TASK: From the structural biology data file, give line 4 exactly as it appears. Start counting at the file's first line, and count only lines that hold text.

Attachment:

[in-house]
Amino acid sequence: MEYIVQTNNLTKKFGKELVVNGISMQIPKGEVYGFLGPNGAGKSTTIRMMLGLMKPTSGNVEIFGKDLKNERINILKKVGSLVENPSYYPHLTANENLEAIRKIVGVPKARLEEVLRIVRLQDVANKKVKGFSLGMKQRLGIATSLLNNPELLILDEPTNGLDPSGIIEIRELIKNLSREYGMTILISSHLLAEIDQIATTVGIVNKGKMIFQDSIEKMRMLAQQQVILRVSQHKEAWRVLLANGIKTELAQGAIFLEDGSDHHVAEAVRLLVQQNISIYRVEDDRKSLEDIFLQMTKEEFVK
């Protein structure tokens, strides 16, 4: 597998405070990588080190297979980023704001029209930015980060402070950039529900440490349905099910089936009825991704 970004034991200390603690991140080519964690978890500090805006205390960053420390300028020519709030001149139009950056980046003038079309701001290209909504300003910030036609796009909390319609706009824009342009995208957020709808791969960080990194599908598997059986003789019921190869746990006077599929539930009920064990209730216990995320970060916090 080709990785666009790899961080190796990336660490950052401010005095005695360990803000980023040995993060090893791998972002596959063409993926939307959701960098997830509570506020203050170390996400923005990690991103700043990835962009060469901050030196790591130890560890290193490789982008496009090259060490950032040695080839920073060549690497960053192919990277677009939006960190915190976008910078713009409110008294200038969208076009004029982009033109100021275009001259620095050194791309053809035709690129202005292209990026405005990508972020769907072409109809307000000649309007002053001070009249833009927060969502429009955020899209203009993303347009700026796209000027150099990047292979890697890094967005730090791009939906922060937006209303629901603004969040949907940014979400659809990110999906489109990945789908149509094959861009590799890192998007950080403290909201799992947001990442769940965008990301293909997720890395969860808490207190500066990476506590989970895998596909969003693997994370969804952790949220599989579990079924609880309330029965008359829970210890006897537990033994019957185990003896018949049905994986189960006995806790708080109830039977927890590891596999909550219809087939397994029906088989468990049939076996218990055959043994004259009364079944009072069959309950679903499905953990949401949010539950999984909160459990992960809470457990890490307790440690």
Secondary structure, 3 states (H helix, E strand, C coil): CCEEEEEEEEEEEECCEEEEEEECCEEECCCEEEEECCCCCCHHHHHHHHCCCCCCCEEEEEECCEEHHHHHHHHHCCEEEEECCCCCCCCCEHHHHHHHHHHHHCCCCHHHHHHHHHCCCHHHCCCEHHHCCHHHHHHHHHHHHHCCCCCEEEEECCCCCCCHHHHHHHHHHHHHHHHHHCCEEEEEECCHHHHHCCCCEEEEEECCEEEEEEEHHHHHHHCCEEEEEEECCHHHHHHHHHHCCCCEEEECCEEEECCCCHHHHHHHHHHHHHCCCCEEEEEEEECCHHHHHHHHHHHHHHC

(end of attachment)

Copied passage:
Secondary structure, 3 states (H helix, E strand, C coil): CCEEEEEEEEEEEECCEEEEEEECCEEECCCEEEEECCCCCCHHHHHHHHCCCCCCCEEEEEECCEEHHHHHHHHHCCEEEEECCCCCCCCCEHHHHHHHHHHHHCCCCHHHHHHHHHCCCHHHCCCEHHHCCHHHHHHHHHHHHHCCCCCEEEEECCCCCCCHHHHHHHHHHHHHHHHHHCCEEEEEECCHHHHHCCCCEEEEEECCEEEEEEEHHHHHHHCCEEEEEEECCHHHHHHHHHHCCCCEEEECCEEEECCCCHHHHHHHHHHHHHCCCCEEEEEEEECCHHHHHHHHHHHHHHC